Everyone knows that in today’s connected world, businesses need to have a breach readiness plan. But did you know that this plan needs to be updated on a regular basis? While it is hard to determine how often you should update your plan, most cyber security experts agree it should be at a minimum updated on an annual basis.
Your breach readiness plan should include plans for back-up recovery, who your key team members are, and an inventory of assets. Furthermore, the breach readiness plan should be tested on a regular basis to learn of any gaps in the plan. After the test, it is important that the breach response team members address how to fix any gaps in the plan and share information on new threats that have been identified. In between testing periods, here are some signs that you may need to upgrade your breach readiness plan.
You still rely on on-site back-ups
Back-ups are a key part of the plan. If you are backing up your data on a regular basis, excellent. However, having your back-ups on-site is problematic in the event of a natural disaster, equipment failure, or a power outage. Even worse, if your back-ups are on-site and on the network, ransomware has evolved to the point where it can automatically delete any on-site backup files and encrypt the original files. A suggested method to consider implementing is the 3-2-1 backup strategy. This refers to having three copies of any set of data, of which two copies are kept on local devices, such as a server and an on-premise backup appliance. One copy is then kept off-site. While some people suggest the clous to store back-ups, if you are able to store the data offline it is even better, as there is less chance of it being infected with ransomware.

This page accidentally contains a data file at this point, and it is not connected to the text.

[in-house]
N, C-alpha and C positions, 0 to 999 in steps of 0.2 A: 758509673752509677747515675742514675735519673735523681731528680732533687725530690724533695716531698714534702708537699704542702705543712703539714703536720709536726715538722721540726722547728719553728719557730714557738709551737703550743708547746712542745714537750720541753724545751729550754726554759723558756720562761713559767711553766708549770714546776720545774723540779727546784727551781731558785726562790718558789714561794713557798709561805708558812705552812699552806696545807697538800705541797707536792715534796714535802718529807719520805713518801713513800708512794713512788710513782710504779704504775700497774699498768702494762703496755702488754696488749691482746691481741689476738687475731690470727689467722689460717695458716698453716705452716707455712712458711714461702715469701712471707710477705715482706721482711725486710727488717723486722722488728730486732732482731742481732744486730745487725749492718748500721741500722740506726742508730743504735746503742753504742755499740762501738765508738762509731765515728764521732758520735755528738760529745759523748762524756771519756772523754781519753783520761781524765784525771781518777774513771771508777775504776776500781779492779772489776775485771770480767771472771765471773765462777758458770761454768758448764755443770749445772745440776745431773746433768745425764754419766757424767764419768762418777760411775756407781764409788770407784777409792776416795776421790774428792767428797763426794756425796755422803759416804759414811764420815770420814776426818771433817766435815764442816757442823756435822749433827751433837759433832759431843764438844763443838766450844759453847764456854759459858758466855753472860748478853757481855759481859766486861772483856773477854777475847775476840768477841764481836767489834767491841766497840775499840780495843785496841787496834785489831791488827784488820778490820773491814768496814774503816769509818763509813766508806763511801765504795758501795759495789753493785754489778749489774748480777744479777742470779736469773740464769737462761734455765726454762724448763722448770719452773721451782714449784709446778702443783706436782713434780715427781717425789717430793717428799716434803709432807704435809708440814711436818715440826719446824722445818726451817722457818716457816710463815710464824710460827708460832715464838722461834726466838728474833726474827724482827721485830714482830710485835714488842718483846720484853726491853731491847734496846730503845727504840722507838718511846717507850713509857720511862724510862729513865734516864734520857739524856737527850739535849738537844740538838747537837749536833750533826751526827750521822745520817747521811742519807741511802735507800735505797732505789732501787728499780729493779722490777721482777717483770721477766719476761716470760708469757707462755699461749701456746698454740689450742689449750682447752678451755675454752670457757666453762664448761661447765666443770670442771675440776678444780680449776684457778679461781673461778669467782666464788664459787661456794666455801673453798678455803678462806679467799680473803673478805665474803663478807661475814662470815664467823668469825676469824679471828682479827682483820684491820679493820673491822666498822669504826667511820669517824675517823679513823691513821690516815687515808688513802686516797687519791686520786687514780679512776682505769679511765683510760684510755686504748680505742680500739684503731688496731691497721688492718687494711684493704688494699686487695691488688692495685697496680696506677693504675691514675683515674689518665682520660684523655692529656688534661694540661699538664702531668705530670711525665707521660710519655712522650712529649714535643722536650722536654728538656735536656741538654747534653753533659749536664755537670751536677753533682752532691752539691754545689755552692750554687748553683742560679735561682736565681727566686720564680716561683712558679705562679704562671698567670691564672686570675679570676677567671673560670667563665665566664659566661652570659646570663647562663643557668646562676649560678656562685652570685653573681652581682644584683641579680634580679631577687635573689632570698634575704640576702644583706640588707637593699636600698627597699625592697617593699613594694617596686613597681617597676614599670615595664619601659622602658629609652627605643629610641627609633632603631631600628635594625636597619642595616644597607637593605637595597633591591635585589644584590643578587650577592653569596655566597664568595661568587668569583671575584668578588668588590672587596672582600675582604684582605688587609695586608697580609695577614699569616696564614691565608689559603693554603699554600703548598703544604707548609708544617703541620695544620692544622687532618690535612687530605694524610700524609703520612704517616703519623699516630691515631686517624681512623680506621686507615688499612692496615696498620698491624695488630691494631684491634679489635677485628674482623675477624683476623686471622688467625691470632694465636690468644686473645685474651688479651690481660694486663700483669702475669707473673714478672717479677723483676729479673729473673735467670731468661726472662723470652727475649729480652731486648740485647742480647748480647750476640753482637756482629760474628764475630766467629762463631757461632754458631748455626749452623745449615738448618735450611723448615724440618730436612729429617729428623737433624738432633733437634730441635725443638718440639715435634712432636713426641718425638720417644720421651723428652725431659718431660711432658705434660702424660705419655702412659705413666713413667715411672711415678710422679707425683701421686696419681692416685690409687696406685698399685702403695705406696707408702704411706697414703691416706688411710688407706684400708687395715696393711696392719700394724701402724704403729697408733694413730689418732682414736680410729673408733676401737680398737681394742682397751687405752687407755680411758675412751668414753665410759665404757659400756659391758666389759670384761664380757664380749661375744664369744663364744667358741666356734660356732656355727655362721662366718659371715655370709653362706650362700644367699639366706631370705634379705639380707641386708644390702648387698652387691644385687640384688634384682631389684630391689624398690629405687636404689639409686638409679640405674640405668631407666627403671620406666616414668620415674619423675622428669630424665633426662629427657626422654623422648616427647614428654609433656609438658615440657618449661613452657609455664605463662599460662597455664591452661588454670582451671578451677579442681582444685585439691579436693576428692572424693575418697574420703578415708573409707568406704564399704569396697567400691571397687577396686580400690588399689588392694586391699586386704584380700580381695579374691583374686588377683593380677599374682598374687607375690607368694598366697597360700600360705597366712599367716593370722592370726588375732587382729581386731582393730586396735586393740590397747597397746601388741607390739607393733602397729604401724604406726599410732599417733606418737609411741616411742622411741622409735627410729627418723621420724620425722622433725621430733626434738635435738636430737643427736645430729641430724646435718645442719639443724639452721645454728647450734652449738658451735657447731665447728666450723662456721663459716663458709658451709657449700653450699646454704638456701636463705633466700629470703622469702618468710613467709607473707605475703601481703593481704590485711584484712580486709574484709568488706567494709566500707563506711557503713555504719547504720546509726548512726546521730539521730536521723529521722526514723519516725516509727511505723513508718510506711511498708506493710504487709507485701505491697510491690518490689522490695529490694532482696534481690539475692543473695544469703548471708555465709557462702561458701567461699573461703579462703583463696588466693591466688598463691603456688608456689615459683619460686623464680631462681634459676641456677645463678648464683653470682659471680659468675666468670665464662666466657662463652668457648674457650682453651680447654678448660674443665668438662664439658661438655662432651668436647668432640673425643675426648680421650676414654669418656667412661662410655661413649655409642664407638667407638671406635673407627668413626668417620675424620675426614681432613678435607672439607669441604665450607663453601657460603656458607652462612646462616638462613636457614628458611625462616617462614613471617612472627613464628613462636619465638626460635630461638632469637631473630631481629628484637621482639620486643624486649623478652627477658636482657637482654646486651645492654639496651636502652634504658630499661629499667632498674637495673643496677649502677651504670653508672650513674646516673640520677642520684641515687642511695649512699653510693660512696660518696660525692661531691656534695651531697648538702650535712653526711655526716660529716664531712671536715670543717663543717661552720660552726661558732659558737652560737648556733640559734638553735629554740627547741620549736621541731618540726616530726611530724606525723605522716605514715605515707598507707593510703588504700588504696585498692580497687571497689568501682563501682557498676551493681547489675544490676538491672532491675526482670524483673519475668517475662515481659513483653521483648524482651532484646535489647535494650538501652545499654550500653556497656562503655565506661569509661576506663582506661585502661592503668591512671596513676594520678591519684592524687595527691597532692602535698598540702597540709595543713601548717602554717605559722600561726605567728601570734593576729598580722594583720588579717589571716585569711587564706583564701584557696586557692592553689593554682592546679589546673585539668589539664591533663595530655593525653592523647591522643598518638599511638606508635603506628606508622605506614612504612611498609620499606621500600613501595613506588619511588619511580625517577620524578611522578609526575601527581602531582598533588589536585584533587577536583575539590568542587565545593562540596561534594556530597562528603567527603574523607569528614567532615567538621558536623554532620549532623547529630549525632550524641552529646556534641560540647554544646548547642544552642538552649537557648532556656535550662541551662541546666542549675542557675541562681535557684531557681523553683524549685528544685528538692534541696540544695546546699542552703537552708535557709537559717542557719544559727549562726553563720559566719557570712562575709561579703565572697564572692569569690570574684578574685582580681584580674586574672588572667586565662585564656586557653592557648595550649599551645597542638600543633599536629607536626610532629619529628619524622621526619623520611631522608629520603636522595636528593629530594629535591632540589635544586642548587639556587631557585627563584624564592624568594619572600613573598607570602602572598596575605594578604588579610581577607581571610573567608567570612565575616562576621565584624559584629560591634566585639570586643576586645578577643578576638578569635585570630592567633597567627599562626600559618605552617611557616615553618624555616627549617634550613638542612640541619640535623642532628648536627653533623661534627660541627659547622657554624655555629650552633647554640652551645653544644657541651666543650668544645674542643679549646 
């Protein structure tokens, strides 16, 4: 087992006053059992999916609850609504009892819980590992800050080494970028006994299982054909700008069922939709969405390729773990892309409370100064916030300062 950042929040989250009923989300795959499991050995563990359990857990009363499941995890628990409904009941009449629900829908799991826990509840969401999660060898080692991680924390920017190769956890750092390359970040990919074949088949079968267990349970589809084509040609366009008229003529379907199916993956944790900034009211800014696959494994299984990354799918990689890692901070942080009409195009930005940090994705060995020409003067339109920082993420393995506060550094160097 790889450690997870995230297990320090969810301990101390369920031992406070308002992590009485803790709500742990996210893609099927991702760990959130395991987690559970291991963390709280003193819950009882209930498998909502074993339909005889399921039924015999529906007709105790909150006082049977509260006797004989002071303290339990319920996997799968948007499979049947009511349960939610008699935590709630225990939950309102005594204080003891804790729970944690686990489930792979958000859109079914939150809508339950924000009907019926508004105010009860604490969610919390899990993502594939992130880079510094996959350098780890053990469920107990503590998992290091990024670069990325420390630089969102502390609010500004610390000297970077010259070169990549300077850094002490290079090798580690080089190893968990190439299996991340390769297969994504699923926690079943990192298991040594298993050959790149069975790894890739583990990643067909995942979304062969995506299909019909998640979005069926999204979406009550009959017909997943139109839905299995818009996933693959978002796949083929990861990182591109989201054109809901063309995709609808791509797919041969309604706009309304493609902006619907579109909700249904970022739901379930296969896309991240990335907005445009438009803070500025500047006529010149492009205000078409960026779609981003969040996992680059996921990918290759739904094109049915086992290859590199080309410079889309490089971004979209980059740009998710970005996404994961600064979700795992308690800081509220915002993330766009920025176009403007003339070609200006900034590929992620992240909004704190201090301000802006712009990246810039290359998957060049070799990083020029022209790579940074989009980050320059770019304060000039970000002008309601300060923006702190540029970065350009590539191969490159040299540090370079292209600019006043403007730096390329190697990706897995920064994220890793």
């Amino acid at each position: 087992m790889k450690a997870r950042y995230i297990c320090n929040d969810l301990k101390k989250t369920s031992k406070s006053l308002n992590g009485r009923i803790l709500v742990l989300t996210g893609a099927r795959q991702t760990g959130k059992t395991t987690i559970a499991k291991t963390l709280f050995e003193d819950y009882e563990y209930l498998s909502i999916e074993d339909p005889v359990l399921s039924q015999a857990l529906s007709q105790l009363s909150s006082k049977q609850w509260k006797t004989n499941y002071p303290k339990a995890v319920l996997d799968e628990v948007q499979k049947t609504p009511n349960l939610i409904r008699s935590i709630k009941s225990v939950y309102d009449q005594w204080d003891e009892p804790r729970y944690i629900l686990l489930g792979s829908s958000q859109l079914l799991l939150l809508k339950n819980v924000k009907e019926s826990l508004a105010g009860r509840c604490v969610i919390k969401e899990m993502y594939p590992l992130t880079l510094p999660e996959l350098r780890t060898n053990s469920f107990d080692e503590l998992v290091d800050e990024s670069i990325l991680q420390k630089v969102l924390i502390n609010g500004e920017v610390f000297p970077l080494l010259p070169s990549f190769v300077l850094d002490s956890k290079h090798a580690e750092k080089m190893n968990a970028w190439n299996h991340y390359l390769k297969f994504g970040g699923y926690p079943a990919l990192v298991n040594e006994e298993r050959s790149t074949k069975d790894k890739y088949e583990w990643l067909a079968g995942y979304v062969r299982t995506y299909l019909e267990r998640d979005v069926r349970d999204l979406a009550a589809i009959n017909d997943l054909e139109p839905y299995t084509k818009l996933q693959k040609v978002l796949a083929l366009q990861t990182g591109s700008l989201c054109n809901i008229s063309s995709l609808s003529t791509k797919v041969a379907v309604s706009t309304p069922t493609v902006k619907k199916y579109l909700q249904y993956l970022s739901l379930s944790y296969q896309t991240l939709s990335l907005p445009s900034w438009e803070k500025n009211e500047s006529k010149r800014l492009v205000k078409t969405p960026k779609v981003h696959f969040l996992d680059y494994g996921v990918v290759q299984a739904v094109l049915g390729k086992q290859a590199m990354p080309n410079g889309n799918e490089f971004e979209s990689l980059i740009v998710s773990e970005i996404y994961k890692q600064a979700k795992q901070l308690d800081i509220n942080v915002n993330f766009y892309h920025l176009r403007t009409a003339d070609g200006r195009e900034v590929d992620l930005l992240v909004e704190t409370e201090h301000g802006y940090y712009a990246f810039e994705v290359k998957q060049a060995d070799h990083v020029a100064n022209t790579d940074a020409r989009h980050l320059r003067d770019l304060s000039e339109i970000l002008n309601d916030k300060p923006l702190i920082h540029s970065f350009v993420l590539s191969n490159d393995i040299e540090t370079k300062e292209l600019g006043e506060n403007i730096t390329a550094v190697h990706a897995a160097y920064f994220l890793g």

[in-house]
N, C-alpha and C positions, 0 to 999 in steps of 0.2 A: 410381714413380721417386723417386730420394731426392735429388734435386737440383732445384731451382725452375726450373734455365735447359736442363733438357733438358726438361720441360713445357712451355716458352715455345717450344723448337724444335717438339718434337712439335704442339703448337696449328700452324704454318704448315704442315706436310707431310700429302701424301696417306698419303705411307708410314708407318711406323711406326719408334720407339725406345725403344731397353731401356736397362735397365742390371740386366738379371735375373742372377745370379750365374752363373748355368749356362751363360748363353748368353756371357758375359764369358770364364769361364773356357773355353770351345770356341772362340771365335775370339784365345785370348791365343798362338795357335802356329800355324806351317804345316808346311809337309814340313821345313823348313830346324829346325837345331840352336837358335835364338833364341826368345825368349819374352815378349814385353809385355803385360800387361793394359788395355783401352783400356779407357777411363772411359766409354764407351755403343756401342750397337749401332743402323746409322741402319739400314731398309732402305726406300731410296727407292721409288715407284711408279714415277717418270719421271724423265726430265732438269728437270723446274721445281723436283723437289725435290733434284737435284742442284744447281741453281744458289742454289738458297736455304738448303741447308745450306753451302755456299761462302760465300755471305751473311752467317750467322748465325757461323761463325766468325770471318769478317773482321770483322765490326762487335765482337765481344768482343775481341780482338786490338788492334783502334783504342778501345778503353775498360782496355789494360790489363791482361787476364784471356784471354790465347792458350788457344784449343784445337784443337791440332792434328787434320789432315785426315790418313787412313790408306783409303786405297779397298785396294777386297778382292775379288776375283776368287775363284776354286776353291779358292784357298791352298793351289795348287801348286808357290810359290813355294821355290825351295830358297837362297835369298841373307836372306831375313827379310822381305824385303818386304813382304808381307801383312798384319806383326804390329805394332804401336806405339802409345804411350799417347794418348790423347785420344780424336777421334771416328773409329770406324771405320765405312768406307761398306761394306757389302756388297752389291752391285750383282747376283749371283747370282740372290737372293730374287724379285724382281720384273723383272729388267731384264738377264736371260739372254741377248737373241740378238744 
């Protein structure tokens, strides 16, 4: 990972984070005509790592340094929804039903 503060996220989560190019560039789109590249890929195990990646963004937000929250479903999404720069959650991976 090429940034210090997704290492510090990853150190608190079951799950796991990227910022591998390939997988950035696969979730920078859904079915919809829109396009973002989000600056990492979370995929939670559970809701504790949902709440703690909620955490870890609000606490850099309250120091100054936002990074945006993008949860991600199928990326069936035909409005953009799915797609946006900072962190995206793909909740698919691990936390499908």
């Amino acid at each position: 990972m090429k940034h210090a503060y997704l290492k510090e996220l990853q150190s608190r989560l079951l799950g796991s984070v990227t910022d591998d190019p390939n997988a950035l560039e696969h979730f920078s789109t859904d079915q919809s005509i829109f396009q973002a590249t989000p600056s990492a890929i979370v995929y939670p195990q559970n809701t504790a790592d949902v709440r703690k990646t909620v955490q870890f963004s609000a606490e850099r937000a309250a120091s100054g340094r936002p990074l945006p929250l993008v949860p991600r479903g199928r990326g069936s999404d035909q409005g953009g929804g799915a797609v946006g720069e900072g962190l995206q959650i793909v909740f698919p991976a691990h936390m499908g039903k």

You Haven’t Tested Your Breach Readiness Plan in Months
While it is great that you have a plan, but if you haven’t tested it then how do you know if it actually works! To ensure that your plan is effective, test each step of it. With frequent testing, you will have an informed idea of how your organization will perform and be affected by a disaster that threatens business continuity.
Not many people saw the COVID-19 global pandemic coming and nobody knows when it will end. Since then, it has brought about a new normal where most office employees are working from home. Home office workers bring a new threat vector into the business. Have you updated your breach readiness plan to consider BYOD (bring your own device), mobile devices, and IoT? What about remote desktop, and VPN? If you haven’t updated your breach readiness plan to address these issues, now is the time. Waiting for the pandemic to end and hoping for a return to normal is not an effective solution. Many articles, like this CNBC article, suggests that working from home will likely be the new normal for office workers.
Ready to update your breach readiness plan? Contact Uzado today.